By ARTUR DOMOSLAWSKI
Verso, 2012, 456 pages, $29.95 (pb)
Review by Phil Shannon
When the Solidarity protest movement kicked off in the Lenin Shipyards in Gdansk in 1979 against the neo-Stalinist Polish government, Ryszard Kapusinski faced a difficult choice – would the “world’s most famous Polish reporter”, writes Artur Domoslawski, “side with the mutinous people or his pals on the Central Committee”.
Kapusinski, the Polish United Workers’ Party member of thirty years, tried his decades-old balancing act between writing about genuine revolutions outside
and his loyalty to a domestic party claiming but dishonouring revolution. General Jaruzelski eventually decided the
issue – when he declared martial law, Kapusinksi resigned from his ‘communist’
Born in 1932 in provincial
, where the fury of war and
the grind of poverty dominated the landscape, the young and zealous idealist
set out to ‘build socialism’ through the Moscow-supported post-war
government. With the 1956 exposure of
Stalin’s crimes, however, and the repression of local dissidents by Poland Moscow’s surrogate party in , Kapusinski supported the
de-Stalinisation movement to ‘mend socialism’. Poland
This reforming movement, however, was too cautious and controlled to satisfy Kapusinski’s revolutionary leanings which eventually found their outlet as a foreign correspondent for the Polish Press Agency (PAP). ‘The revolution at home was over, and he went in pursuit of it elsewhere’, said a PAP colleague. Kapusinski was fortunate that, for their “own economic and geo-strategic” reasons during the Cold War, the European neo-Stalinist states generally supported the anti-colonial movements of Africa and
Latin America thus enabling Kapusinski to
safely celebrate revolution at a distance.
He was politically agile enough, however, to offer, through his reportage, a “universal allegory of the mechanisms of power and revolution” which applied just as much to
as to countries in revolutionary ferment overseas. Whether in a half-starved, colonial
hell-hole, or in a “well-fed and well-entertained” country like Poland,
Kapusinski diagnosed how and when an oppressed people stops being afraid of the
regime’s gendarmes, ceases to obey and challenges for power. Poland
His writing style also had wide appeal. Its sensual tone and poetic rhythm gave the lived experience of the people at the bottom of the power structure a literary force. Kapusinski lived their life, was “bitten by the same insects, fell ill with the same diseases, ate the same food” and saw their struggle and political radicalisation through their eyes.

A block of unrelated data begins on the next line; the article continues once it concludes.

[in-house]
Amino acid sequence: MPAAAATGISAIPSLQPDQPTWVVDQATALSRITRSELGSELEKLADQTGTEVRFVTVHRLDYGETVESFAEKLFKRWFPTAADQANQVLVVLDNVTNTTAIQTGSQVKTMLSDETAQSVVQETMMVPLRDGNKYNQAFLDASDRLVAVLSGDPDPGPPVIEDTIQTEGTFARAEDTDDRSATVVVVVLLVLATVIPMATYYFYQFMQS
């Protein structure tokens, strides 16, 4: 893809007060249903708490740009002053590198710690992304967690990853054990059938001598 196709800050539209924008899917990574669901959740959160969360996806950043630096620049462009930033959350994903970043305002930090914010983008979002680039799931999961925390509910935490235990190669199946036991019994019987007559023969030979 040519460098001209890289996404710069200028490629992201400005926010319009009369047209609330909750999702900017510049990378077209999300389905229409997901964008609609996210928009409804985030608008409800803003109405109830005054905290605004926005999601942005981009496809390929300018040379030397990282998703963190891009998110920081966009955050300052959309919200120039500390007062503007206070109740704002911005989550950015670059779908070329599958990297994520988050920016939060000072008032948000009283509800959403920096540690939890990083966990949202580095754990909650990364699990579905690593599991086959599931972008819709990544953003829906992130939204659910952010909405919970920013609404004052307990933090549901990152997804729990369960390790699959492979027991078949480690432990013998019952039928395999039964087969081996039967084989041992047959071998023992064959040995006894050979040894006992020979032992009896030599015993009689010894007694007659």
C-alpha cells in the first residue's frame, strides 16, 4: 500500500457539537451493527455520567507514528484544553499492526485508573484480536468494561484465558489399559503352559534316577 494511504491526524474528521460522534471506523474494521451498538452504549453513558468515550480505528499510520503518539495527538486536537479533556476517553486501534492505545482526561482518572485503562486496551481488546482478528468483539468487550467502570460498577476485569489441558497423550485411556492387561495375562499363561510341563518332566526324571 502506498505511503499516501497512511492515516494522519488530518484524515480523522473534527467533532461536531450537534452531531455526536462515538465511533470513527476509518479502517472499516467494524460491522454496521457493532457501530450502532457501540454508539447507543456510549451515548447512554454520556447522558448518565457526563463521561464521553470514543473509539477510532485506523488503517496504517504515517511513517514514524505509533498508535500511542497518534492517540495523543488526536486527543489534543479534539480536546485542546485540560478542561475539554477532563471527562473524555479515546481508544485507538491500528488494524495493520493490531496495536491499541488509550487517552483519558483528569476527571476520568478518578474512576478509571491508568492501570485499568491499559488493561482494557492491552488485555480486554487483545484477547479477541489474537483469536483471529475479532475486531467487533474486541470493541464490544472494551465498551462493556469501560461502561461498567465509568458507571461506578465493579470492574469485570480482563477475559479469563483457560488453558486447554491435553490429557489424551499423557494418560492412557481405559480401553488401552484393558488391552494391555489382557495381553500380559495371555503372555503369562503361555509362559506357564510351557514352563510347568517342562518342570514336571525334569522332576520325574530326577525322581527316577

A side-effect of this emotional identification, however, was a tendency for Kapusinski to romanticise the new wave of Third World revolutions and to be somewhat uncritical of certain revolutionary tactics and heroes, although he was perceptive about the potential for post-independence degeneration which derived too often from the anti-colonial slogan being ‘liberty not equality’.
Kapusinski could also invent and embellish to create an image of himself as a “fearless war reporter” who narrowly escaped death by firing squad and who personally knew socialist icons like Che Guevara and Salvador Allende. These experiences may have been inventions but the global and class inequalities, and the power structures which kept them in place, were no invention by Kapusinski.
What threatened to more seriously damage Kapusinski’s credibility were the allegations by
’s rightwing anti-communists
who suggested his success had been owed to his friends in high party places and
his cooperation with the regime’s intelligence services. Could this devalue Kapusinski’s entire work? Poland
No, replies Domoslawski. Kapusinski did not spy on
domestic opposition and Polish journalists’ intelligence reporting from Third World countries “did not usually have great
significance, nor was great weight attached to it”. Kapusinski regarded his overseas political
assessments, including reports on CIA operations, as “a morally good deed” – a
case not without merit, given where the CIA has stood on global human rights
Kapusinski’s last decades before his death in 2007 were marked by his rejection of a neo-liberal market “shock therapy” future for the former neo-Stalinist states and an expanded capitalist world of mindless consumption and entertainment which masked poverty, hunger and imperialist war.
Domoslawski’s biography is discursive and exploratory, honest and questioning. It’s greatest merit is as an appetiser to the journalism of Kapusinski which, despite its occasional political and ethical glitches, stands head and shoulders above that of capitalism’s contemporary reporters. Their sins of propaganda and style, though masked by ‘impartiality’ and being ‘realistic’, accept, and reinforce, the narrow boundaries of what is possible under capitalism, something that Kapusinski, as a committed socialist, had always challenged.